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LONDON, ENGLAND – MAY 06: King Charles III after being crowned with the St Edward’s Crown by The Archbishop of Canterbury the Most Reverend Justin Welby during his coronation ceremony in Westminster Abbey on May 6, 2023 in London, England. The Coronation of Charles III and his wife, Camilla, as King and Queen of the United Kingdom of Great Britain and Northern Ireland, and the other Commonwealth realms takes place at Westminster Abbey today. Charles acceded to the throne on 8 September 2022, upon the death of his mother, Elizabeth II. (Photo by Aaron Chown – WPA Pool/Getty Images)
Coronation physics

Coronation physics

LONDON, ENGLAND – MAY 06: King Charles III after being crowned with the St Edward’s Crown by The Archbishop of Canterbury the Most Reverend Justin Welby during his coronation ceremony in Westminster Abbey on May 6, 2023 in London, England. The Coronation of Charles III and his wife, Camilla, as King and Queen of the United Kingdom of Great Britain and Northern Ireland, and the other Commonwealth realms takes place at Westminster Abbey today. Charles acceded to the throne on 8 September 2022, upon the death of his mother, Elizabeth II. (Photo by Aaron Chown – WPA Pool/Getty Images)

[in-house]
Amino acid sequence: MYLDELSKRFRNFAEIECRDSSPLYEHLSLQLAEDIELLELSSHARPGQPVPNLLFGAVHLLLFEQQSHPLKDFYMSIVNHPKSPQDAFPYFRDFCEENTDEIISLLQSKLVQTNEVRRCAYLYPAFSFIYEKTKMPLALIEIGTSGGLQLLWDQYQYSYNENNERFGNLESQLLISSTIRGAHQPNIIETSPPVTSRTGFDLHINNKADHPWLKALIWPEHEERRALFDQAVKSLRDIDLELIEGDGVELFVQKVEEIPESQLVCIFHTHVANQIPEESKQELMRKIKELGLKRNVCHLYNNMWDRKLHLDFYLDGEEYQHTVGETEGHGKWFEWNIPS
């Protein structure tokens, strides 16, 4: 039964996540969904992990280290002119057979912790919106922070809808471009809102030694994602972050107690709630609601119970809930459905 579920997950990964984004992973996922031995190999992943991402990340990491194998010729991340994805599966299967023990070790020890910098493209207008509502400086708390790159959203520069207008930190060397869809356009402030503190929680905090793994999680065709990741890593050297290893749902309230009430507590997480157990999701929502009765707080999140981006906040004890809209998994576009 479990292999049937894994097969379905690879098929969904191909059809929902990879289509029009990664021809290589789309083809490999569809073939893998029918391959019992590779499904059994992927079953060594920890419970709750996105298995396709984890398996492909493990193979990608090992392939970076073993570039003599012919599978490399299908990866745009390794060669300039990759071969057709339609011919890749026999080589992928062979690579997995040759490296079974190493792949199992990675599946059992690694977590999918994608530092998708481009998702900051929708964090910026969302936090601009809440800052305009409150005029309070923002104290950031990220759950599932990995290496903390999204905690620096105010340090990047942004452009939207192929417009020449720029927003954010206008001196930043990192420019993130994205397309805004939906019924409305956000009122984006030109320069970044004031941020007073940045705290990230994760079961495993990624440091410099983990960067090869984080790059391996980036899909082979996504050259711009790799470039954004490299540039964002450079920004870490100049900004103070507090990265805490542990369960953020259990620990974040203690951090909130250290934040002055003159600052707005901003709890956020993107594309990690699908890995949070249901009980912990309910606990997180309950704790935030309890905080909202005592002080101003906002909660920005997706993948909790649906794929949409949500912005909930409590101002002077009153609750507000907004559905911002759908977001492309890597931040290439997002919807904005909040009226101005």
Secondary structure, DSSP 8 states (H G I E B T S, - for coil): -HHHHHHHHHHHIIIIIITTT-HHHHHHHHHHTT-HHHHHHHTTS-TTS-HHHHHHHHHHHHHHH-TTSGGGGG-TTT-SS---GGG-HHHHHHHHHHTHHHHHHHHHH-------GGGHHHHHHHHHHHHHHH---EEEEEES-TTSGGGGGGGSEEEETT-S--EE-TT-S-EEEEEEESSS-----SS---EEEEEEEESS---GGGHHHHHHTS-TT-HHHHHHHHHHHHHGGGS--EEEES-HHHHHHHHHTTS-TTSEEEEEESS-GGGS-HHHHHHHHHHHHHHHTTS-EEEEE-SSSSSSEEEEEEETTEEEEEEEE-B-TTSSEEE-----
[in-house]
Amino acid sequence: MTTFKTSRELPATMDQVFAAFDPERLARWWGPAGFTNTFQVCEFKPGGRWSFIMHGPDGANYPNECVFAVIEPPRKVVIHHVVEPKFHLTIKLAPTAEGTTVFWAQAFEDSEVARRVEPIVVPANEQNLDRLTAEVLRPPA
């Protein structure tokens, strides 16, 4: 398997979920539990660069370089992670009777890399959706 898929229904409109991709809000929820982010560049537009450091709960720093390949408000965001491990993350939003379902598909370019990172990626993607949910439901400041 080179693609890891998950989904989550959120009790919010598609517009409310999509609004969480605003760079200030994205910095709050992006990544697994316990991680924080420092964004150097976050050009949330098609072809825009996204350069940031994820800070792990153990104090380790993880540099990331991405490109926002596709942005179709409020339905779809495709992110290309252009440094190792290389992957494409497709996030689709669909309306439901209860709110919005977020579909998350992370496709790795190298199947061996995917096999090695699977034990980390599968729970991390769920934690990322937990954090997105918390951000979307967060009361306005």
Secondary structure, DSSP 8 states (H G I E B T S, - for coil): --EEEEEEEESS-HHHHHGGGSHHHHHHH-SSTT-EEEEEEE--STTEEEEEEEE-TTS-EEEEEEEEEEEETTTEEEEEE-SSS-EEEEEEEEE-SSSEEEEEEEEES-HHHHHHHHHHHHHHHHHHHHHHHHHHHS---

Charles III was already king on Saturday morning but he was crowned anyway in a two-hour ceremony that no one witnessed more intimately than Bishop Paul Butler of Durham. He was at the king’s right shoulder throughout, fulfilling a spiritual role but also an historic one as the “prince bishop” who guards the north of England on behalf of the Sovereign. He was, he says, struck above all by “the sacredness of the anointing and the crowning itself”. The crowning took eight and a half seconds as the Archbishop of Canterbury made sure it was on tight. It was, Bishop Paul says, “an enormous moment; I was aware from conversations during rehearsals of [the king’s] deep sense that this was God’s call on his life”. So it was important that the crown stay on. To this end the Bishop of Durham at his right shoulder and the Bishop of Bath and Wells at his left put their hands under the king’s elbows at the epochal moment when he finally stood up so he did not have to lean forward. And stay on it did.